Weight Control

The first law of thermodynamics which states that energy can neither be created nor destroyed and that it is only transformed or transferred to its surroundings applies to the human body. This implies that the macronutrients taken in by the body can only either be used or stored. Energy taken in by the body must be equivalent to the body’s energy output if it is to maintain its weight. Energy taken in excess will necessarily be converted to a form of potential energy. In the human body, this potential energy takes the form of fat or adipose.

A higher energy input relative to energy output will naturally favor the formation of fat regardless of the energy source, be it carbohydrates, fat or protein. Such conversion is reflected by an increase in body mass and body weight. On the other hand, a higher energy output will favor the mobilization of energy stores which is reflected by a decrease in body weight (Whitney and Cataldo, 2002). These are the basics of weight control which, unfortunately are the extent of knowledge from which laymen derive their actions when managing their weights.

Nutrition education is after all, limited to dietary guidelines and simple tips that target the general population (Centers for Disease Control and Prevention, 2008). However, awareness, and even a rigid application of such oversimplified principles do not guarantee total control over one’s body as this subject pertains to a whole area of study with its own set of complications that must be fully understood if one is to aim total control over the body weight.

The body’s adaptive mechanisms as well as individual differences in physiology complicate the process of weight control and give birth to certain factors that must be considered in controlling weight (Whitney and Cataldo, 2002). Weight control is therefore not simply a matter of reducing or increasing intake and physical activity. It is a highly technical subject that requires understanding and knowledge of human physiology and the contingencies resulting from individual differences.

The differences in body weight and the rate of weight change are dependent, essentially on the resting metabolic rate. 70% of the body’s total energy expenditure comes from the resting metabolic rate. Only about 20% comes from physical activities while the rest comes from the thermal effect of food which includes all the energy expenditures required in digestion, from mastication in the mouth until the body completely metabolizes the food. In principle, it is this resting metabolic rate that adjusts itself depending on one’s physical activities and body composition.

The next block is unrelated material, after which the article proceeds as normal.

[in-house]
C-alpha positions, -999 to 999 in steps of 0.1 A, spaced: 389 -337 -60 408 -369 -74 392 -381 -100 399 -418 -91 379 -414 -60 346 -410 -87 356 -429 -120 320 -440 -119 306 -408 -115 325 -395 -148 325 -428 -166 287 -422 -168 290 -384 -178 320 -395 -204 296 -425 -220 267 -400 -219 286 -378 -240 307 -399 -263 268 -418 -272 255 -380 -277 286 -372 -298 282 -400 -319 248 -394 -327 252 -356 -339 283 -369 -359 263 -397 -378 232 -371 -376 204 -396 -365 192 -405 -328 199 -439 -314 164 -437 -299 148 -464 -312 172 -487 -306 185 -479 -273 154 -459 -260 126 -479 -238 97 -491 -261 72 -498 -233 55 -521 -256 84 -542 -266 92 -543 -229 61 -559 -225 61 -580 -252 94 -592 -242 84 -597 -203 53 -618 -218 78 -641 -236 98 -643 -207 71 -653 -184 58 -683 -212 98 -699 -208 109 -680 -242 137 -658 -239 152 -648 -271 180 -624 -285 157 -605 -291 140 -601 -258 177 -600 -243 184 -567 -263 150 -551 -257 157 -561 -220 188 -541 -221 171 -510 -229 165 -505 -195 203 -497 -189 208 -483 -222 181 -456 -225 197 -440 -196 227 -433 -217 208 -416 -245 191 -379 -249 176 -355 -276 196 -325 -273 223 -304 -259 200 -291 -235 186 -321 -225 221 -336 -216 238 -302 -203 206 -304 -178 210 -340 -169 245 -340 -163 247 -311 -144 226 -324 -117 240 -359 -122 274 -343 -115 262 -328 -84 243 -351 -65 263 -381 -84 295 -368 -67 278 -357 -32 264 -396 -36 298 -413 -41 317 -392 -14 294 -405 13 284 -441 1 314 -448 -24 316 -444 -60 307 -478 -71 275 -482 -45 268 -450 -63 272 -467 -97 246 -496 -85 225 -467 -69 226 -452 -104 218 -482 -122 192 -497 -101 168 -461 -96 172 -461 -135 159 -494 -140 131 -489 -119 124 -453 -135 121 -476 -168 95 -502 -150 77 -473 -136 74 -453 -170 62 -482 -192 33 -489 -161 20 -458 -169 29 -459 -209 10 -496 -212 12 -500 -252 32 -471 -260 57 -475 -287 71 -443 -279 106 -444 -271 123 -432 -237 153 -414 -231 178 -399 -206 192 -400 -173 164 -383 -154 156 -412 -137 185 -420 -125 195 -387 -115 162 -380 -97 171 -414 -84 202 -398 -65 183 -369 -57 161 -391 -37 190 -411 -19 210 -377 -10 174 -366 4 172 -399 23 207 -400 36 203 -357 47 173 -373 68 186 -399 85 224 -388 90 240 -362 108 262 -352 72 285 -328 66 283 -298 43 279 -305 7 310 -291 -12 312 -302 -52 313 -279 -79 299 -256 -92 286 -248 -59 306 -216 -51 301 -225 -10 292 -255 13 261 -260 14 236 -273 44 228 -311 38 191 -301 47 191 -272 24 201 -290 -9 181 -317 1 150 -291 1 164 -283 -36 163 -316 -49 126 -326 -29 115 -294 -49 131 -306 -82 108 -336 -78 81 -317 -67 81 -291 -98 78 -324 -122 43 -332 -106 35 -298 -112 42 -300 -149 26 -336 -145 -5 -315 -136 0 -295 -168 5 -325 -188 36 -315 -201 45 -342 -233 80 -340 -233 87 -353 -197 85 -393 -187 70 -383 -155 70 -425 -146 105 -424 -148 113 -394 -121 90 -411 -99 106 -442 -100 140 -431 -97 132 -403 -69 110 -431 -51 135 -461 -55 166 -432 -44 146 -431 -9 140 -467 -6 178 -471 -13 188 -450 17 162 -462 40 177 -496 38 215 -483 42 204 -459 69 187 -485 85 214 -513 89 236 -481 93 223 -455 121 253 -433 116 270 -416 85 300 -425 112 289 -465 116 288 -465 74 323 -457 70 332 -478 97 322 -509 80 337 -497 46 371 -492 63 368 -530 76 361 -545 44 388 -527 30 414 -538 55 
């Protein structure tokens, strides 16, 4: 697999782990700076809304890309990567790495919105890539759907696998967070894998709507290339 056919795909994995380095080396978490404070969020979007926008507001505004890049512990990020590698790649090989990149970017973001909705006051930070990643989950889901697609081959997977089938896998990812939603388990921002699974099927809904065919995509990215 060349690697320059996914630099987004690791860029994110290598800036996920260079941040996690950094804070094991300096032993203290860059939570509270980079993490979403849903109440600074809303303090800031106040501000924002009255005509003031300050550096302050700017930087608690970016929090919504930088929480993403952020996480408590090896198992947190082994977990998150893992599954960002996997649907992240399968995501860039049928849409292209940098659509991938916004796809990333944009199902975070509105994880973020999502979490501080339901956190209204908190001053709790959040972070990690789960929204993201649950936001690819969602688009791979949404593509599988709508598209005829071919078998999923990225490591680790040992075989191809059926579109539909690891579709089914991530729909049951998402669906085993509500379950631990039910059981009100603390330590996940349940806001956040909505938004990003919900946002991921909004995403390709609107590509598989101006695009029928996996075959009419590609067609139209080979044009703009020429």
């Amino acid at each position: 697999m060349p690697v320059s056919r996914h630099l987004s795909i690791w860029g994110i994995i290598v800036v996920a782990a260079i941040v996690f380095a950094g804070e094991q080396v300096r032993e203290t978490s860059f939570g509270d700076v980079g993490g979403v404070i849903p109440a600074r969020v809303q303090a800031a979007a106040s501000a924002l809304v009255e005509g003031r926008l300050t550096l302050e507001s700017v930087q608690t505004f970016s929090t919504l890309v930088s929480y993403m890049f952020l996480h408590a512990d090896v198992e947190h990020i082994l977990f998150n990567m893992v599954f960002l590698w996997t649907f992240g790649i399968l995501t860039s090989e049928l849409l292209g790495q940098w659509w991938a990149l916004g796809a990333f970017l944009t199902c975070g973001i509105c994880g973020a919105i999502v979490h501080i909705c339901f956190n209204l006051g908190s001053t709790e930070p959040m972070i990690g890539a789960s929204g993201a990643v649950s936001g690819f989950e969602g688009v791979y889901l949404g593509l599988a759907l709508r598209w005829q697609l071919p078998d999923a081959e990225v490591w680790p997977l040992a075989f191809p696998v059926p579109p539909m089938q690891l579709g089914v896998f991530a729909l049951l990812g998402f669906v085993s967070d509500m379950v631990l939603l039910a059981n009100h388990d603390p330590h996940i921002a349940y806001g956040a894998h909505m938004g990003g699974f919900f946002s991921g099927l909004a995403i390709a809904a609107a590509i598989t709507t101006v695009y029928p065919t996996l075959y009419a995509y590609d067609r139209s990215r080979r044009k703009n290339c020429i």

Any change in the other components of the total energy expenditure, the physical activity and the thermal effect, is balanced by a subsequent adaptive response that manifests itself through the changes in resting metabolic rate (Whitney and Cataldo, 2002). A change in physical activities without any change in energy intake, for example, will result in a sudden increase or decrease in body weight until the resting metabolic rate adjusts itself to bring back the total expenditure and the body to its previous status.

One principle that must be noted in understanding weight control is that the magnitude of energy output does not depend on an individual’s body weight but more on an individual’s body composition. Cunningham (1991) made a synthetic review and confirmed the results of numerous studies regarding the positive relationship between energy expenditure and fat-free or lean body mass. A similar study done by Johnstone, et. al (2005) also confirms such relationship. There is a logarithmic relationship between fat and lean mass and a physiological contribution of lean body mass to weight loss in biliopancreatic diversion patients (Tacchino, 2003).

A negative relationship between percent body fat and energy expenditure is seen in men (Novotny and Rumpler, 2004). An accelerated reduction in lean body mass is concomitant with reduced energy expenditure in menopausal women (Poehlman, et. al. , 1995). To explain this relationship it must be remembered that most of ATP production occurs aerobically, that is with increased oxygen-carrying blood to facilitate energy utilization. In other words, an individual who has more capacity to carry oxygen-rich blood will definitely have a higher basal metabolic rate compared to an individual with less capacity.

Basal metabolic rate, in turn, is dependent on an individual’s number of cells (and mitochondria) to which oxygen can be delivered for the production of energy: Between an obese person and a child with marasmus, the former has the higher energy expenditure; taller people have a generally higher energy expenditure compared to shorter ones with the same body composition; a person who trains regularly has the higher metabolic rate compared to a sedentary (Whitney and Cataldo, et. al. , 2002).